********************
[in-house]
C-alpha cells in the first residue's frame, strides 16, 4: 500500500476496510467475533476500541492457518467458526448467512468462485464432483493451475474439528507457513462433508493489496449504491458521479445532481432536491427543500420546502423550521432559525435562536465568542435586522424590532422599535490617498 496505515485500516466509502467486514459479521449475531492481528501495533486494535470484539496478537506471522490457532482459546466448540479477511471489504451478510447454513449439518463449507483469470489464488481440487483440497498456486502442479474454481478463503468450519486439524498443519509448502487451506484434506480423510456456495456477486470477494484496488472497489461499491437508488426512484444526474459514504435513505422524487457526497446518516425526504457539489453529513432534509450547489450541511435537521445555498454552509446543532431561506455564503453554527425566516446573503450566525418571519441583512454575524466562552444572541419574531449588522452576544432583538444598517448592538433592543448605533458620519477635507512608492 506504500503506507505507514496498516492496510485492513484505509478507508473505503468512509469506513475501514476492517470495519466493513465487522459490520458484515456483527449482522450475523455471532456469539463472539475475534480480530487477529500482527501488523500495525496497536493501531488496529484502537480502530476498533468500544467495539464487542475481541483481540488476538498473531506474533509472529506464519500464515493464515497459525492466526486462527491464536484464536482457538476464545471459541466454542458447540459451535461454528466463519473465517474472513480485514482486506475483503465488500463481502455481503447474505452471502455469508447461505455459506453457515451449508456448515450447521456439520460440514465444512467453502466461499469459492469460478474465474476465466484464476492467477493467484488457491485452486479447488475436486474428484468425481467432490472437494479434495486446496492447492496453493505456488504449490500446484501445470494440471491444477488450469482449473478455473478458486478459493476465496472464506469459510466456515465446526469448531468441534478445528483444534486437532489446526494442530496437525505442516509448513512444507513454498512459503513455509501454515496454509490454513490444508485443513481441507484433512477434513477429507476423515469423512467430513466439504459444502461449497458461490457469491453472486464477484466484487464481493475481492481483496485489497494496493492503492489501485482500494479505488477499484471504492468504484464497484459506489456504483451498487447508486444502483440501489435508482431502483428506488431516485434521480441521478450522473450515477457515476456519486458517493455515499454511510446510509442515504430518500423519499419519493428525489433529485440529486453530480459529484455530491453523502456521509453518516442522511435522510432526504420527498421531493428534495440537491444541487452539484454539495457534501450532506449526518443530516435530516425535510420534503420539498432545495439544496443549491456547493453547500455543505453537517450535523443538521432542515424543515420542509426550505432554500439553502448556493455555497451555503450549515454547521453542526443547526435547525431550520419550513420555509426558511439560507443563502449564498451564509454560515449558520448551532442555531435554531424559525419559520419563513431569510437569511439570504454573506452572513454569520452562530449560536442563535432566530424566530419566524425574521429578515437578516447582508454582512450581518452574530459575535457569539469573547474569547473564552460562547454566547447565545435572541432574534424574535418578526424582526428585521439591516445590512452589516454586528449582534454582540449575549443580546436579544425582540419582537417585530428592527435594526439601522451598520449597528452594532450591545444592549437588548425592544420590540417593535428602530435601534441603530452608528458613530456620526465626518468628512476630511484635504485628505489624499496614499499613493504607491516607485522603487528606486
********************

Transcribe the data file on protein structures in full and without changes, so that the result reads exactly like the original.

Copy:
[in-house]
C-alpha cells in the first residue's frame, strides 16, 4: 500500500476496510467475533476500541492457518467458526448467512468462485464432483493451475474439528507457513462433508493489496449504491458521479445532481432536491427543500420546502423550521432559525435562536465568542435586522424590532422599535490617498 496505515485500516466509502467486514459479521449475531492481528501495533486494535470484539496478537506471522490457532482459546466448540479477511471489504451478510447454513449439518463449507483469470489464488481440487483440497498456486502442479474454481478463503468450519486439524498443519509448502487451506484434506480423510456456495456477486470477494484496488472497489461499491437508488426512484444526474459514504435513505422524487457526497446518516425526504457539489453529513432534509450547489450541511435537521445555498454552509446543532431561506455564503453554527425566516446573503450566525418571519441583512454575524466562552444572541419574531449588522452576544432583538444598517448592538433592543448605533458620519477635507512608492 506504500503506507505507514496498516492496510485492513484505509478507508473505503468512509469506513475501514476492517470495519466493513465487522459490520458484515456483527449482522450475523455471532456469539463472539475475534480480530487477529500482527501488523500495525496497536493501531488496529484502537480502530476498533468500544467495539464487542475481541483481540488476538498473531506474533509472529506464519500464515493464515497459525492466526486462527491464536484464536482457538476464545471459541466454542458447540459451535461454528466463519473465517474472513480485514482486506475483503465488500463481502455481503447474505452471502455469508447461505455459506453457515451449508456448515450447521456439520460440514465444512467453502466461499469459492469460478474465474476465466484464476492467477493467484488457491485452486479447488475436486474428484468425481467432490472437494479434495486446496492447492496453493505456488504449490500446484501445470494440471491444477488450469482449473478455473478458486478459493476465496472464506469459510466456515465446526469448531468441534478445528483444534486437532489446526494442530496437525505442516509448513512444507513454498512459503513455509501454515496454509490454513490444508485443513481441507484433512477434513477429507476423515469423512467430513466439504459444502461449497458461490457469491453472486464477484466484487464481493475481492481483496485489497494496493492503492489501485482500494479505488477499484471504492468504484464497484459506489456504483451498487447508486444502483440501489435508482431502483428506488431516485434521480441521478450522473450515477457515476456519486458517493455515499454511510446510509442515504430518500423519499419519493428525489433529485440529486453530480459529484455530491453523502456521509453518516442522511435522510432526504420527498421531493428534495440537491444541487452539484454539495457534501450532506449526518443530516435530516425535510420534503420539498432545495439544496443549491456547493453547500455543505453537517450535523443538521432542515424543515420542509426550505432554500439553502448556493455555497451555503450549515454547521453542526443547526435547525431550520419550513420555509426558511439560507443563502449564498451564509454560515449558520448551532442555531435554531424559525419559520419563513431569510437569511439570504454573506452572513454569520452562530449560536442563535432566530424566530419566524425574521429578515437578516447582508454582512450581518452574530459575535457569539469573547474569547473564552460562547454566547447565545435572541432574534424574535418578526424582526428585521439591516445590512452589516454586528449582534454582540449575549443580546436579544425582540419582537417585530428592527435594526439601522451598520449597528452594532450591545444592549437588548425592544420590540417593535428602530435601534441603530452608528458613530456620526465626518468628512476630511484635504485628505489624499496614499499613493504607491516607485522603487528606486